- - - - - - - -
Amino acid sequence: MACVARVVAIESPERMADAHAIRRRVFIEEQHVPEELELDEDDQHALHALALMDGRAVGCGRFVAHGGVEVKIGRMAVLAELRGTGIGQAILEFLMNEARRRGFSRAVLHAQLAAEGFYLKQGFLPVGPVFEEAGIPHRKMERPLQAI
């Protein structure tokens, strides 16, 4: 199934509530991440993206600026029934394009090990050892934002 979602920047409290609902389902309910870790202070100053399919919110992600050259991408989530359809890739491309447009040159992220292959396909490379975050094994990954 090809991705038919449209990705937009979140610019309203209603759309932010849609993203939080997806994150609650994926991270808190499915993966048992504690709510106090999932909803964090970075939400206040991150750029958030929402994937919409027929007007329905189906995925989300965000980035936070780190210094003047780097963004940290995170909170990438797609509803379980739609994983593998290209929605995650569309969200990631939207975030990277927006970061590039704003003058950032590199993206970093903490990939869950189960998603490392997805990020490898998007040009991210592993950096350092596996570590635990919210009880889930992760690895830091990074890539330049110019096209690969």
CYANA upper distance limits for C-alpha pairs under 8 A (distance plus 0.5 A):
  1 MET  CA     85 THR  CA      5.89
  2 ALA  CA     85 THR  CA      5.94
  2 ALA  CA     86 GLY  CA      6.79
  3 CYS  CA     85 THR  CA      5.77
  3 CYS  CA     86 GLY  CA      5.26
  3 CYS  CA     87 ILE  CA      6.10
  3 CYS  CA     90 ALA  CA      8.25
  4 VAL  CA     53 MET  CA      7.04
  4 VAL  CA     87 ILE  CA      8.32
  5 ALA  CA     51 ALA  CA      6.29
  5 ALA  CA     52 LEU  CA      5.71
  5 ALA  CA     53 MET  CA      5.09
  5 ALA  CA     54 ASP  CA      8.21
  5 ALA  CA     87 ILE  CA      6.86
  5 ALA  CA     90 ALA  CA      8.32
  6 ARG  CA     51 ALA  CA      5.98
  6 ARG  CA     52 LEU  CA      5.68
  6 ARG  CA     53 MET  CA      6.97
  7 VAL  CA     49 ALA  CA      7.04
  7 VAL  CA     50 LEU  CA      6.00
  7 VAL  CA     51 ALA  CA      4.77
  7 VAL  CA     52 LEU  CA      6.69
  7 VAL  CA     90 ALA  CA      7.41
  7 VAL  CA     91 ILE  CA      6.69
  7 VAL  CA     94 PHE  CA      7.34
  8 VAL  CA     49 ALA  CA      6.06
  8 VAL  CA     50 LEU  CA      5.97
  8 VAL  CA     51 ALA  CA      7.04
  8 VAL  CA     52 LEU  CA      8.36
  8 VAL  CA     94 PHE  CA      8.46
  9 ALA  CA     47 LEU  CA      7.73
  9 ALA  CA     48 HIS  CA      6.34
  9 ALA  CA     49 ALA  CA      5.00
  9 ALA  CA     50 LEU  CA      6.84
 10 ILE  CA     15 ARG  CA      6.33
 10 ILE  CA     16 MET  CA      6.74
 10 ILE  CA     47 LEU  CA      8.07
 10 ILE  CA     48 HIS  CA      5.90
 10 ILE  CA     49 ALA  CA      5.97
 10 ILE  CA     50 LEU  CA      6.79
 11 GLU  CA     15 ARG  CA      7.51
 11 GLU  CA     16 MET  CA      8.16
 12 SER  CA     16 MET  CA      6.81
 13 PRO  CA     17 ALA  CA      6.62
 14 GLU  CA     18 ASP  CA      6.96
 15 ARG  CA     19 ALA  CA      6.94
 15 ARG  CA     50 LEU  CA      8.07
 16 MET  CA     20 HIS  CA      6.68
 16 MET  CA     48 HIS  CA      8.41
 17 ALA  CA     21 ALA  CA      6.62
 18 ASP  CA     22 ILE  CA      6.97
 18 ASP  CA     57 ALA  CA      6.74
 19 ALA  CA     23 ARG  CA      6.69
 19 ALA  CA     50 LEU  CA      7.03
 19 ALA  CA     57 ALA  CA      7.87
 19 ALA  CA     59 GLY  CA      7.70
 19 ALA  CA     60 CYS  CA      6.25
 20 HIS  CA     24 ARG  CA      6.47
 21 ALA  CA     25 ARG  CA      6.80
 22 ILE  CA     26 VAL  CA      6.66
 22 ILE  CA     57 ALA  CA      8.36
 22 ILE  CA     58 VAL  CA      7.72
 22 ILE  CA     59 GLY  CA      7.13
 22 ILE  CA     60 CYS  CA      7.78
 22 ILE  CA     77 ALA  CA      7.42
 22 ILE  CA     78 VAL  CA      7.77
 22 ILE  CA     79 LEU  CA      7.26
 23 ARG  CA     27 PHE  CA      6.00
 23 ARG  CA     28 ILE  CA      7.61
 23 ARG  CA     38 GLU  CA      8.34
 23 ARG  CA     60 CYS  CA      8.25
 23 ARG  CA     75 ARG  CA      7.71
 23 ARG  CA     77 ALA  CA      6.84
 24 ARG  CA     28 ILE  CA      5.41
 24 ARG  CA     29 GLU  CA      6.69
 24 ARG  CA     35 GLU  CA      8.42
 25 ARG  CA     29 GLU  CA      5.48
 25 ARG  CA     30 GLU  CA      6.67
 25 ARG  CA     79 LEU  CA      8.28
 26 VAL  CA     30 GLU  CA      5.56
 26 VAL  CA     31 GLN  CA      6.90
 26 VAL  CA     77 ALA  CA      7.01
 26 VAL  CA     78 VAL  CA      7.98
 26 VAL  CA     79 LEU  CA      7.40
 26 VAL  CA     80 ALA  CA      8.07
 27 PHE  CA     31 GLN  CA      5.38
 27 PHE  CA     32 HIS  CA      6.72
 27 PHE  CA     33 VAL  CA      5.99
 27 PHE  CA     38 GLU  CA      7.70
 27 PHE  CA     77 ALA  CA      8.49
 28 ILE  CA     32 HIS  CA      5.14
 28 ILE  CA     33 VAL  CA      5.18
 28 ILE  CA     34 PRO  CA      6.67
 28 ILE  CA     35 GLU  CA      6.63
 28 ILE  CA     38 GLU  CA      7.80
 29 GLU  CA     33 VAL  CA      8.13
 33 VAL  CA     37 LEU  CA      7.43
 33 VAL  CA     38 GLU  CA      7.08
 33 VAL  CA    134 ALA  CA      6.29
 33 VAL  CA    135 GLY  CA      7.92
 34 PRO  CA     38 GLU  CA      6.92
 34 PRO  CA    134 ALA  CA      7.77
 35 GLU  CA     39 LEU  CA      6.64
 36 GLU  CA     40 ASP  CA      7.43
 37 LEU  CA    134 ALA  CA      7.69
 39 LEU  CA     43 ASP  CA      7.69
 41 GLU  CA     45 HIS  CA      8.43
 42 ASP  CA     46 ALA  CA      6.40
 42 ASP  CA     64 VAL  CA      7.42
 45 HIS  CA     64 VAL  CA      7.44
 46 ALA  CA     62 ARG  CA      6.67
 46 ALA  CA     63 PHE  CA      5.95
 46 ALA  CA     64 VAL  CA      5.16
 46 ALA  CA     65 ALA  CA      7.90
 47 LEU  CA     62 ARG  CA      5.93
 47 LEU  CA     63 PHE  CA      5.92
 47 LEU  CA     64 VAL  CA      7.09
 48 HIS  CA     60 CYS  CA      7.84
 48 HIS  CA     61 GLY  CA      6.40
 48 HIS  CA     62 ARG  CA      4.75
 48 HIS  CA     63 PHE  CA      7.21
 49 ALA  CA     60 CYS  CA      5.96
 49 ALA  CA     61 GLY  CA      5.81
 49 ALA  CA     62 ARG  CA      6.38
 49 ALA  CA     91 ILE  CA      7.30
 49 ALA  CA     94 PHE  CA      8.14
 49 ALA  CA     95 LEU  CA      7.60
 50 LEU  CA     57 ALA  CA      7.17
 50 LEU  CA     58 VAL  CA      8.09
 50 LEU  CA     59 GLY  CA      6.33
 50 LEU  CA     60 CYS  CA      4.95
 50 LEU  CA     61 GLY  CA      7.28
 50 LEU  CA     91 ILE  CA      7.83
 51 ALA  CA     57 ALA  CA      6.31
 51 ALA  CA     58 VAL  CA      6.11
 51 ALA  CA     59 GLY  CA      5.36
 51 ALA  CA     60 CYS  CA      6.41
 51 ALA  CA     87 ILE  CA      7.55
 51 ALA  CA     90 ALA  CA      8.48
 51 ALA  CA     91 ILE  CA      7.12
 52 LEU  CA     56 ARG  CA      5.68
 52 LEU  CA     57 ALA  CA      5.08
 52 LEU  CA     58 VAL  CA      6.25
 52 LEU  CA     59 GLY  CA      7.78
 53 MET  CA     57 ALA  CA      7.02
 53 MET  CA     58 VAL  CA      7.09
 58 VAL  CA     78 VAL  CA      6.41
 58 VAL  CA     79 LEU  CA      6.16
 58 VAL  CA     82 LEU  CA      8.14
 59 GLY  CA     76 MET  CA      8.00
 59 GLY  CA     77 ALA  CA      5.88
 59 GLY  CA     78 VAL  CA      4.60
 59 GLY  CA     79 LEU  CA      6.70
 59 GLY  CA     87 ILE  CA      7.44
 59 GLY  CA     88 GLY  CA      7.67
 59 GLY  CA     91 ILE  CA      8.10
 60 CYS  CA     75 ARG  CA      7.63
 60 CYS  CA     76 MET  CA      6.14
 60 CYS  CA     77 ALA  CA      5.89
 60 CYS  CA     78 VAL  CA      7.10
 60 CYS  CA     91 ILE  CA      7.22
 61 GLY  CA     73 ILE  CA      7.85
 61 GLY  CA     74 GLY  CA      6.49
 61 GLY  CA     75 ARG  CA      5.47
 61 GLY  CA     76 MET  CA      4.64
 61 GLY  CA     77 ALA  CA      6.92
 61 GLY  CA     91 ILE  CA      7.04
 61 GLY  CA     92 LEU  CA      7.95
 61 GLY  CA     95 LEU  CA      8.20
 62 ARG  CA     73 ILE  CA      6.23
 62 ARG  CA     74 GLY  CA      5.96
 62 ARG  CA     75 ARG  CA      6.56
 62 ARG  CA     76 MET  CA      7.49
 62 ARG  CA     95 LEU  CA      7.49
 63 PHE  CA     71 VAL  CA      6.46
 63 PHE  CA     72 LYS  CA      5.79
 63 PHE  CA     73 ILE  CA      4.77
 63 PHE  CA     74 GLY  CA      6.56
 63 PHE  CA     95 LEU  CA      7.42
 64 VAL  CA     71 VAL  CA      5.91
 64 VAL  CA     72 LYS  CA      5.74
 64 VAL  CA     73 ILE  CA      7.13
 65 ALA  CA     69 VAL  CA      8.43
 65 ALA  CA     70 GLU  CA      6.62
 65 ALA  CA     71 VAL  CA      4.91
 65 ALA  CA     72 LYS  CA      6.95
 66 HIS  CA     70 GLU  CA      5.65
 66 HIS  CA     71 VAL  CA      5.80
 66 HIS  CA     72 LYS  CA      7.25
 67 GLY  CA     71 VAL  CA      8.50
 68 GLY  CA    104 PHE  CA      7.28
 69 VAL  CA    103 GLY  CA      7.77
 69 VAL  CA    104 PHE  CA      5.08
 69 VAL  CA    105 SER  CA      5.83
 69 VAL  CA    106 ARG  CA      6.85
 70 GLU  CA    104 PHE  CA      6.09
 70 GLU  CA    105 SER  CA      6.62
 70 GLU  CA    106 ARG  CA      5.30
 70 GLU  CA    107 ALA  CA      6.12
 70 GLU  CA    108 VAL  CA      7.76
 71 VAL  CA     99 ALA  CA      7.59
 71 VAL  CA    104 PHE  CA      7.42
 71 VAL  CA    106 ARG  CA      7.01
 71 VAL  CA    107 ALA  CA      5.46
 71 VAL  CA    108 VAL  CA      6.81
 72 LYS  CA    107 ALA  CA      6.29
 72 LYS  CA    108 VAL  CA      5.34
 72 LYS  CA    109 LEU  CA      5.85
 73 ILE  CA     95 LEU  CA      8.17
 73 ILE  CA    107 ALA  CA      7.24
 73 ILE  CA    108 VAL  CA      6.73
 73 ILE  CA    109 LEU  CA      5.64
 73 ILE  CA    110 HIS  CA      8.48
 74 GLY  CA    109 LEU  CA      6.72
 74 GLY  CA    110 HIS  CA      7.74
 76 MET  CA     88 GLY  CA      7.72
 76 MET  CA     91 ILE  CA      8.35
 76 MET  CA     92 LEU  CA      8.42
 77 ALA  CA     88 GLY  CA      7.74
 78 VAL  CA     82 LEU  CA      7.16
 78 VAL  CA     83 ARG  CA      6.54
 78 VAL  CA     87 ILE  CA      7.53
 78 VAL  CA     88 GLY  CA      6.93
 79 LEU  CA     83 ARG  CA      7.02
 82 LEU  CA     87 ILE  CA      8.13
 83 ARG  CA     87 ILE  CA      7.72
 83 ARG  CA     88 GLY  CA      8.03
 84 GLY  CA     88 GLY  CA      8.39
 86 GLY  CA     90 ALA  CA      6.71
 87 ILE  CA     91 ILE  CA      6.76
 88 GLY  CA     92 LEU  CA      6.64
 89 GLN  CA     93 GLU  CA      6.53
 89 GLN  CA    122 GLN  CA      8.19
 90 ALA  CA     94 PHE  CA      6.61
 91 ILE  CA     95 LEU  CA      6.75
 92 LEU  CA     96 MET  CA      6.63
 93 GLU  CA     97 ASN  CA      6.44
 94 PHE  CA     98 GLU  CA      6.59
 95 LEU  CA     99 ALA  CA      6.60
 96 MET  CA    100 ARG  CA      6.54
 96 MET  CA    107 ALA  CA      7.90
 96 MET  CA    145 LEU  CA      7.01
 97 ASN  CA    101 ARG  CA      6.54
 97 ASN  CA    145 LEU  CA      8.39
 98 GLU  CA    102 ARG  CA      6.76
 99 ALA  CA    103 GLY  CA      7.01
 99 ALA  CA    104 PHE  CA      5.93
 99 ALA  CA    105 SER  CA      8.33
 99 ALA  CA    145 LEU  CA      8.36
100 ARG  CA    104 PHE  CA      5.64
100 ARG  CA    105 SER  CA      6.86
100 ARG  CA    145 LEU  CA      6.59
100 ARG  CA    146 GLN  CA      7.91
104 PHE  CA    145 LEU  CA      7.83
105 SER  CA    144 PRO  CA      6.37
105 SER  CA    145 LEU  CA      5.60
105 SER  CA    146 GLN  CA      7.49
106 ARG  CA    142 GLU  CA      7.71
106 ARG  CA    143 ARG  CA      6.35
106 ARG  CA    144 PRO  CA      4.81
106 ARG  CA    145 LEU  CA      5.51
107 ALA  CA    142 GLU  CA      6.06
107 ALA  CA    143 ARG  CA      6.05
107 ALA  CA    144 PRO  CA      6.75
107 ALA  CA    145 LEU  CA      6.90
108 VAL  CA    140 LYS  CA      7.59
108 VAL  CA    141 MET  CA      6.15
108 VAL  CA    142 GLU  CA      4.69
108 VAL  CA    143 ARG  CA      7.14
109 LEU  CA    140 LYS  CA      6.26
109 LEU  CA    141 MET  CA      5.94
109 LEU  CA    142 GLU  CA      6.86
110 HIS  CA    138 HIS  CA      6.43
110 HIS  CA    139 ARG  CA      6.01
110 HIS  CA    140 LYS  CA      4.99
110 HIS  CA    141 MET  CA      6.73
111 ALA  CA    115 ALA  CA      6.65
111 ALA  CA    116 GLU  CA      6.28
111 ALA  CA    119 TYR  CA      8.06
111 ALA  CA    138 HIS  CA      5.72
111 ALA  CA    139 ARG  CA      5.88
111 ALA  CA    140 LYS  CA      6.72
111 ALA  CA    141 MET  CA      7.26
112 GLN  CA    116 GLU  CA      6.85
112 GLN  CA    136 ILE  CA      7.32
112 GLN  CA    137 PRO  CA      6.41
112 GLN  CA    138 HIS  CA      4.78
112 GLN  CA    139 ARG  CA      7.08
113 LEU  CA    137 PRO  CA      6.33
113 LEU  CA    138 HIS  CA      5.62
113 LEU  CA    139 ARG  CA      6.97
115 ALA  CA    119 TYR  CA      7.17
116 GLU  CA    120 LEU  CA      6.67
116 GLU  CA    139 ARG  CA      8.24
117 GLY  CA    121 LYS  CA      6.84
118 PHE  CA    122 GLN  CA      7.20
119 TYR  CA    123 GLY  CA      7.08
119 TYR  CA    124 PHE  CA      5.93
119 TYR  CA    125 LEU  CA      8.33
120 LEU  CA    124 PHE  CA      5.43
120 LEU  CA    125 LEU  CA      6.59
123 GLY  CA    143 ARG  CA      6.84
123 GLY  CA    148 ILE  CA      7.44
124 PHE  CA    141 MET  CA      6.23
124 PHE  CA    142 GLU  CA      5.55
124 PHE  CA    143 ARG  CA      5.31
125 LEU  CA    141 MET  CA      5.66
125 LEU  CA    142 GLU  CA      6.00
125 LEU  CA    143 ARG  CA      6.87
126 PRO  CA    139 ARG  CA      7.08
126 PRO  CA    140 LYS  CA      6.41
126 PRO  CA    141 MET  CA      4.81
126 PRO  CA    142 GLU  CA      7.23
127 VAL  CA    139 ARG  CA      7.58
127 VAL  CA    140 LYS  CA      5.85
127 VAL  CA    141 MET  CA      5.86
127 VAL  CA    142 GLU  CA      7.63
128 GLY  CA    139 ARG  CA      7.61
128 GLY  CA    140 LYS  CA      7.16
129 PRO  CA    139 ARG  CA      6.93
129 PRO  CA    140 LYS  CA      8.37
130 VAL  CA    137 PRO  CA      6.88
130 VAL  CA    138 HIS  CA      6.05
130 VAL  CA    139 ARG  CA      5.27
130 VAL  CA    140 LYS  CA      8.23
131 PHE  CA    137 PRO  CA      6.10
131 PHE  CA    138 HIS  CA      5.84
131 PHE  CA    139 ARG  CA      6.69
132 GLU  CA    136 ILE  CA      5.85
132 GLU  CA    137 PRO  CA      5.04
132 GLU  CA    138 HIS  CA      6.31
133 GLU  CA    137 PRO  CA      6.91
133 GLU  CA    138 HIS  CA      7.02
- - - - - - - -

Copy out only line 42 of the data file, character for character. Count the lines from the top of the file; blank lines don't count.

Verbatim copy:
 10 ILE  CA     49 ALA  CA      5.97